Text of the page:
When protecting the communities and enforcing laws, the police officers are granted special powers to use force including deadly force. However, the police during training are taught that deadly force is a last resort while protecting an individual from serious injury or imminent death. O’Neil O’Neil, and Lewinki (2017) explains the most life changing and traumatic incident that can occur during the line of duty of an officer is fire arm discharge. Due to this, the New York Police Department collect all information related to firearm discharge, whether accidental, purposeful or criminal as well as firearm discharge by a third party. It is vital for the NYPD to track why, where, when and how officers discharge their firearm to attain the ultimate goal of the department where every discharge was executed due to lack of any option rather than the firearm.
Right to Use Force
Kleck (2017) explain that police officers are among the few individuals allowed by the society to use force during their course of duty. The New York State law provides police officers with a right to use force to prevent an escape and affect an arrest as well as protect property and life. There are specific exceptions where an individual may use force during defend but police officers are allowed to use force and pursue fleeing perpetrators in termination of the flight. Stein and Griffith (2017) stipulates that the role of police officers include service, order maintenance and crime control where the last two may require the use of force. However, it is not optional to comply with stated matter and most of times police are forced to use force following resisting perpetrators which induces officers to use force.
Some of the optional forces used by police officers include deadly physical force, impact weapons (like batons), conducted energy weapons, non-impact weapons (like pepper spray), physical force and verbal force. Although all the tools are at the disposal of the officer, there is no stipulated order to move from one to the next and the officer selects the force to use eat a given time. O’Neil O’Neil, and Lewinki (2017) explain that the New York State Penal Law requires an officer to use physical force when necessary in defense of an individual, prevent escape of effect arrest. However, the same law limits the ability of an office to apply deadly force by illustrating three instances to use deadly force. They include: during the defensive of another individual, fleeing or resisting armed felony, and when the perpetrator commits or attempts to commit a felony and applies physical force.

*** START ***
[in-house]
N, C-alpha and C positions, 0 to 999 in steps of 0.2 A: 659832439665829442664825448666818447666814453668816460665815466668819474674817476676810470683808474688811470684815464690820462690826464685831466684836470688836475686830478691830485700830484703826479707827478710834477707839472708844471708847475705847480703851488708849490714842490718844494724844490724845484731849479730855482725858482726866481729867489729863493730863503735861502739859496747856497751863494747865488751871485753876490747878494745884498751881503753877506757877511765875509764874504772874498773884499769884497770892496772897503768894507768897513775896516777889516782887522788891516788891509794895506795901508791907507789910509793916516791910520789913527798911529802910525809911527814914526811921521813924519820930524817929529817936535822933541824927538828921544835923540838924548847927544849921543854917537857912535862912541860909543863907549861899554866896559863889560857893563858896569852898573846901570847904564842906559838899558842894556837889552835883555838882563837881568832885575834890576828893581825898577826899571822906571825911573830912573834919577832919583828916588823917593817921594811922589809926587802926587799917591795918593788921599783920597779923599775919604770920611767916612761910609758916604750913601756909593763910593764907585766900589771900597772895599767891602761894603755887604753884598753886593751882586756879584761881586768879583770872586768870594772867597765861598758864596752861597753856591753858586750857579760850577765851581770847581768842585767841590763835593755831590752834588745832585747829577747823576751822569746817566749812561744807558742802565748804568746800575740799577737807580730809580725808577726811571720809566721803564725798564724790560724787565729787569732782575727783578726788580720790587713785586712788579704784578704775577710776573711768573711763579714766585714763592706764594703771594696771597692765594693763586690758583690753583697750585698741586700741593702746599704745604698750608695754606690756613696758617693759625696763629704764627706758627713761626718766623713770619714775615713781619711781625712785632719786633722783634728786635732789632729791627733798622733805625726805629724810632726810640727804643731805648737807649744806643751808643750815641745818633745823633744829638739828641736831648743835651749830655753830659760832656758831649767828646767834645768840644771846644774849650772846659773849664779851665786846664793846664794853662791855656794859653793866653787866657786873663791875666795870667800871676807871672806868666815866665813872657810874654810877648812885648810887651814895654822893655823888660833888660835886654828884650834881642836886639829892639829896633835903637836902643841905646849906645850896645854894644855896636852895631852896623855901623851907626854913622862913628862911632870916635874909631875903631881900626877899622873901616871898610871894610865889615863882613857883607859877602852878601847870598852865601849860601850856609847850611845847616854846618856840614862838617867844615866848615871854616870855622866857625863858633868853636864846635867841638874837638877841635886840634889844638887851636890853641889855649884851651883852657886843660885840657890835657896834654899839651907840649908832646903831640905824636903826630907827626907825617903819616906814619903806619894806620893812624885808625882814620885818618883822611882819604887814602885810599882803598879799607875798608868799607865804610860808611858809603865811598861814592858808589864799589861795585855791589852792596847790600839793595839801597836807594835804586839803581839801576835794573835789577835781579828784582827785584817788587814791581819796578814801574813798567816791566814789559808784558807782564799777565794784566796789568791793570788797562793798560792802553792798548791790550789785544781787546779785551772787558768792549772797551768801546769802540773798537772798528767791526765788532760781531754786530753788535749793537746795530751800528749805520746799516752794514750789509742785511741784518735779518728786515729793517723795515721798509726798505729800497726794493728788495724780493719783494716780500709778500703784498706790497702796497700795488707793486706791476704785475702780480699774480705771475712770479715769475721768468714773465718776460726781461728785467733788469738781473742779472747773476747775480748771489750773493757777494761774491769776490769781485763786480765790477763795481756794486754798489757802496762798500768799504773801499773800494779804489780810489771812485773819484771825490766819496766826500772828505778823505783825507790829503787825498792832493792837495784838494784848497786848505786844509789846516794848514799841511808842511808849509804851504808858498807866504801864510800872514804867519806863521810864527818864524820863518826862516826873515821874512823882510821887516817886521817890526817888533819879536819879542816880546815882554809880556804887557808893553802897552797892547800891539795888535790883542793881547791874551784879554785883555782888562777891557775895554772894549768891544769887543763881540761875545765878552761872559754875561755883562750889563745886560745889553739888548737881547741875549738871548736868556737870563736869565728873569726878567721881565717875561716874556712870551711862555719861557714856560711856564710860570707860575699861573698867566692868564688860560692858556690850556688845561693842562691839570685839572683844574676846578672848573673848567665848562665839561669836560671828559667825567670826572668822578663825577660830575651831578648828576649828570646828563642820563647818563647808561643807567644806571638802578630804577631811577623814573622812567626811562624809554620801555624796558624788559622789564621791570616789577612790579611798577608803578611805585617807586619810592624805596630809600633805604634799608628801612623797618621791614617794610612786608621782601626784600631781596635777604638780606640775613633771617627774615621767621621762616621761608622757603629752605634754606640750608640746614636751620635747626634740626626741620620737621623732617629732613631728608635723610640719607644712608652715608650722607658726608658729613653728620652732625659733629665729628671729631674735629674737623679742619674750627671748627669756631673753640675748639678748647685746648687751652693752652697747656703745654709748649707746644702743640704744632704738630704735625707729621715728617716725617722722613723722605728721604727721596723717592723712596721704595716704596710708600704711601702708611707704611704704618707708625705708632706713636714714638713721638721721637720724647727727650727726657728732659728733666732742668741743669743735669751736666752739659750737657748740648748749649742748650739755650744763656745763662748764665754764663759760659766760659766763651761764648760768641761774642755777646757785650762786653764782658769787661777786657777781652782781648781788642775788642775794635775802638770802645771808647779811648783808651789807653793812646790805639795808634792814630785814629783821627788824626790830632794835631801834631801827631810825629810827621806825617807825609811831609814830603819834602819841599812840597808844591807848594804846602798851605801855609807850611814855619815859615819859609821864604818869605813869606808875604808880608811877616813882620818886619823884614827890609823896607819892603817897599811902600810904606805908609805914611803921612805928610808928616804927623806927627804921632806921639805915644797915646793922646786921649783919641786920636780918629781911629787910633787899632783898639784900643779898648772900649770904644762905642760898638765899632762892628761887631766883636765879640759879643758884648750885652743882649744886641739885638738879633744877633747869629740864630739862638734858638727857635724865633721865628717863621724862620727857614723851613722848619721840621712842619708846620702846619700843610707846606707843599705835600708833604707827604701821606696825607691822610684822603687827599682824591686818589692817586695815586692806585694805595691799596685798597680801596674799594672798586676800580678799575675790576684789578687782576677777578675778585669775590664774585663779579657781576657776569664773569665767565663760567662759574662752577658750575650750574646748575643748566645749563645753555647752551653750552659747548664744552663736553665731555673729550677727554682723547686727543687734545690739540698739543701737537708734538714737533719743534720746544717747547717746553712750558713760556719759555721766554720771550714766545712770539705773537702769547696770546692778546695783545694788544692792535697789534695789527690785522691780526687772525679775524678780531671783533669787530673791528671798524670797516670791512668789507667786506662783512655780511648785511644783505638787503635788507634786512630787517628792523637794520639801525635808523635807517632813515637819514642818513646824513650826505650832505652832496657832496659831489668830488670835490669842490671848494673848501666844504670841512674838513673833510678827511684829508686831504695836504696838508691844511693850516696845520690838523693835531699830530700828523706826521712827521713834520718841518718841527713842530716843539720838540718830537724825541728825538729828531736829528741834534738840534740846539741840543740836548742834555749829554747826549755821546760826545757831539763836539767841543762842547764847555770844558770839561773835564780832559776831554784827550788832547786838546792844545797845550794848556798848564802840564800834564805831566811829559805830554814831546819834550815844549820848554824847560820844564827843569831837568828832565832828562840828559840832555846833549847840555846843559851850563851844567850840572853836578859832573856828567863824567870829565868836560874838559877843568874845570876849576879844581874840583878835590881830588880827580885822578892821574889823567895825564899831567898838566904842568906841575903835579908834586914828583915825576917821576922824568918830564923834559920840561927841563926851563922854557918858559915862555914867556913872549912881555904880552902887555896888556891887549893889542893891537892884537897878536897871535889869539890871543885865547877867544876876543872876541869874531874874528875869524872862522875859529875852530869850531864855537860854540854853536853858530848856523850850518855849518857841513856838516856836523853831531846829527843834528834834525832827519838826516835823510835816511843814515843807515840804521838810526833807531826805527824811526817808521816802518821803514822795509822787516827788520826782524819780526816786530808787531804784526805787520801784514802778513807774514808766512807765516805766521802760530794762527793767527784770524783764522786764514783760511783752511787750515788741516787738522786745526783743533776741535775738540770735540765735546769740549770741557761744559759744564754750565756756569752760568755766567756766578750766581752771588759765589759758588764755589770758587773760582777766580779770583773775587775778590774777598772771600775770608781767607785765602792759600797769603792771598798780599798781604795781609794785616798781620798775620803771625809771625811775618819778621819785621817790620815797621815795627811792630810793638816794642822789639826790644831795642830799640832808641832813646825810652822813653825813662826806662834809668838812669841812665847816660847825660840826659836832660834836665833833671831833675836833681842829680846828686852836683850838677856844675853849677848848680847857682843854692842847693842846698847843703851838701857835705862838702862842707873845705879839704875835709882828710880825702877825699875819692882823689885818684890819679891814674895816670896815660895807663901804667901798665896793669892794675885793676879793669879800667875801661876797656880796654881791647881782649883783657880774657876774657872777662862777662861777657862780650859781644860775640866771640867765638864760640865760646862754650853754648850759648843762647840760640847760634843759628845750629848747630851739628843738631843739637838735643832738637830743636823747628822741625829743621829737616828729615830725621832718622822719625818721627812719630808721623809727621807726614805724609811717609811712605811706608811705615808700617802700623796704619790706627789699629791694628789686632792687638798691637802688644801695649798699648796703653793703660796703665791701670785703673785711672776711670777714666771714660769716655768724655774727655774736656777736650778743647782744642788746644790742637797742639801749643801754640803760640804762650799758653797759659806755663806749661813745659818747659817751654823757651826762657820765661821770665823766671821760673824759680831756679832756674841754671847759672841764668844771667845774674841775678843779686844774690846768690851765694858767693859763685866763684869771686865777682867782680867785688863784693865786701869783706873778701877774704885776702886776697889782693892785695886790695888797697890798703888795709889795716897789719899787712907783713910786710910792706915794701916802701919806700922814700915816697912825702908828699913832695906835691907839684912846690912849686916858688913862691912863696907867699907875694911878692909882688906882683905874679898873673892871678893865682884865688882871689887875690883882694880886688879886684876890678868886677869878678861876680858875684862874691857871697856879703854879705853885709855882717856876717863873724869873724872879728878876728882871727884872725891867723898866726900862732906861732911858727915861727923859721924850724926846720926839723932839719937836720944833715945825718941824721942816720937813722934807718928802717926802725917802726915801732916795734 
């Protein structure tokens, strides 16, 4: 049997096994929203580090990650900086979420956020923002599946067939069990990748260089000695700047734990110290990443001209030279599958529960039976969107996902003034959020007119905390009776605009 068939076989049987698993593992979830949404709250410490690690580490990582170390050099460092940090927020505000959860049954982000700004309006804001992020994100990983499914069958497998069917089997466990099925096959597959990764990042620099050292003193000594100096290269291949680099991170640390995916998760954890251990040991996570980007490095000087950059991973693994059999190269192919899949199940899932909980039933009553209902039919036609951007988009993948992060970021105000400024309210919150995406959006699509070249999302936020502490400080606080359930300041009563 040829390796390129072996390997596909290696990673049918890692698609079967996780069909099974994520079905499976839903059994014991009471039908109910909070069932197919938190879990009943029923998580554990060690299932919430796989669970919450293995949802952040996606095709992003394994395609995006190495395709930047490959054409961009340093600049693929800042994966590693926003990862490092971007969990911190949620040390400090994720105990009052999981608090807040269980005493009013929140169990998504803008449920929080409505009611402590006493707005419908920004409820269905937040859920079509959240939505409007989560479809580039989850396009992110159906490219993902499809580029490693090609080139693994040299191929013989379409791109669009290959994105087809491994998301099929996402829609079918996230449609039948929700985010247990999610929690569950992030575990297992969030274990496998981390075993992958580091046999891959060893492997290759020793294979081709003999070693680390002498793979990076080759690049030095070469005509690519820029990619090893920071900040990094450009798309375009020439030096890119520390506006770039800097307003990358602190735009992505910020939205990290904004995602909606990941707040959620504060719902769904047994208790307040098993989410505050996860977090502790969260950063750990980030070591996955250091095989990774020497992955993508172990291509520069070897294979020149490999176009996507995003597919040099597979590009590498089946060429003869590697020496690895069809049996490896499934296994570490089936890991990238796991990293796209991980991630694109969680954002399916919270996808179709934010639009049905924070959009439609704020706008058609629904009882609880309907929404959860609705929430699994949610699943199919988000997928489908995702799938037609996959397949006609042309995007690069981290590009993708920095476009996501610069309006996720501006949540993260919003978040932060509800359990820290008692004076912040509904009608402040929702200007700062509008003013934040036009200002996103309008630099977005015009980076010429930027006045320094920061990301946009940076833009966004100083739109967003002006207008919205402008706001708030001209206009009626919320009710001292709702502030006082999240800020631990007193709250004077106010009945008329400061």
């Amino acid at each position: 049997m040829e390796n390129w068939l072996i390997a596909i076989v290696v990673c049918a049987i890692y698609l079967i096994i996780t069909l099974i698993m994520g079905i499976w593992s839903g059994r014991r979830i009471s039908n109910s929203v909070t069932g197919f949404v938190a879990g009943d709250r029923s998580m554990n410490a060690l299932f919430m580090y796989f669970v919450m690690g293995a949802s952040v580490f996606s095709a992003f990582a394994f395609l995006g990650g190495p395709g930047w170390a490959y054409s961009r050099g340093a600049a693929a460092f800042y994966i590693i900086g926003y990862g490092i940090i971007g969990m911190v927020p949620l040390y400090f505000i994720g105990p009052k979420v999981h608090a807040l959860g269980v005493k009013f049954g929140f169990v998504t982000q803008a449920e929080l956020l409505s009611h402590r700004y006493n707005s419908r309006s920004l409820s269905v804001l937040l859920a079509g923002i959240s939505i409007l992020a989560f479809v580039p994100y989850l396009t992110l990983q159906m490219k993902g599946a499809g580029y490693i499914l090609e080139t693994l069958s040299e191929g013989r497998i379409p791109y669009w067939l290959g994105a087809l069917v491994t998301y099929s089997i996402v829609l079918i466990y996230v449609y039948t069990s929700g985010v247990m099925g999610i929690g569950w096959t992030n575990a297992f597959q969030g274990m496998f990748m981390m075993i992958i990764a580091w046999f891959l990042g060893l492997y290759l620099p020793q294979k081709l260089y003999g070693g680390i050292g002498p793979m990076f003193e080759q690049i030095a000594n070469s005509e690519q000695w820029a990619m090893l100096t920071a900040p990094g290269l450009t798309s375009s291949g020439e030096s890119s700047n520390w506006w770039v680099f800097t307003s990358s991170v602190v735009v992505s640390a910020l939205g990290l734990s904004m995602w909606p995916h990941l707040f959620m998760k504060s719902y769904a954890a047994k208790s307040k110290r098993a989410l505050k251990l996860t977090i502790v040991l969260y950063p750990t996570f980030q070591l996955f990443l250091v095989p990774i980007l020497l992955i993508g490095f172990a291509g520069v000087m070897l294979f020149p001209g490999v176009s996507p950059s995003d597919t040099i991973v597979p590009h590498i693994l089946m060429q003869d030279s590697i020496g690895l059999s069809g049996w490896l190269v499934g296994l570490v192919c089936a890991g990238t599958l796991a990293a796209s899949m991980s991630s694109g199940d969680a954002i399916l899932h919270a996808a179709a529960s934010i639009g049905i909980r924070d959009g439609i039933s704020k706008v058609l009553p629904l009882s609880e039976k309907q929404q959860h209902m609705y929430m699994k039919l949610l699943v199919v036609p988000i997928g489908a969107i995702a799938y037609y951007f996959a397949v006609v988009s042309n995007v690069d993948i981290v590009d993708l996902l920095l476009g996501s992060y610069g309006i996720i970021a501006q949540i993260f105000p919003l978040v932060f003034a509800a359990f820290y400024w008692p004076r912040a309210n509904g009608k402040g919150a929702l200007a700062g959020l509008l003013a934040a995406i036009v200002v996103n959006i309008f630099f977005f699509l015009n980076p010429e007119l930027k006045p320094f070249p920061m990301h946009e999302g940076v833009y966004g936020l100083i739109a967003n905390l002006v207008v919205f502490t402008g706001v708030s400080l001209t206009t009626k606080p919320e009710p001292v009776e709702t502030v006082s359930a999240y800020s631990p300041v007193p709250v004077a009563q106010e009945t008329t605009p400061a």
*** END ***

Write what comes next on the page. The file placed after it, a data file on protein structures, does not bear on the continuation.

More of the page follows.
However, although the statute restricts the use of deadly physical force, the NYPD provides a more stringent guidelines which ensures that the NYPD offices use less force and when necessary. One example is that the statute allows the use of physical force while protecting property but the NYPD does not. Another example is the use of physical force on a driver which threatens their life, an aspect that violates the NYPD firearm discharge guidelines. According to the NYPD Patrol Guide, “only the amount of force necessary to overcome resistance will be used and excessive force will not be tolerated,” (203,211).
NYPD Guidelines on Firearm Use
The NYPD have stipulated nine rules to guide their officers on the aspect of physical force. Some of the rules include: no firing warning shots, no cocking firearms, prohibits firearm discharge on animals unless on protecting self, no firearm discharge for assistance unless during emergency, weapons will not be applied to subdue fleeing felon who are not threats, no discharge for property protection, no discharge if endangering other people, and no discharge if not protecting self or others. However, Stein and Griffith (2017) explain that the use of force among the NYPD officers is not limited as they are right to exercise as much force as they view is generally important. Therefore, the aspect of firearm discharge is open to reasonableness where it is acknowledged that police officers are strained while making life and death decisions.
In NYPD, officers are trained either in in-service training or recruit training. Rukus, Warner and Zhang (2018) explains that NYPD training involves the application of modern standards and principles in training complex policing skills which integrate policy and laws, effective tactics, decision making, and communication. The training runs for nine weeks where it is conducted with simulators, role-playing workshops, and scenario-based to train on complex policing skills. In addition, the NYPD officers are required to attend to firearm requalification twice a year. Officers with poor firearm skills are provided with remedial trainings irrespective of attaining a passing score. O’Neil (2018) explains that effective firearm discharge calls for need increasing the exposure of recruits to scenario-based training and evaluation and are not given a pass unless they provide mastery skills.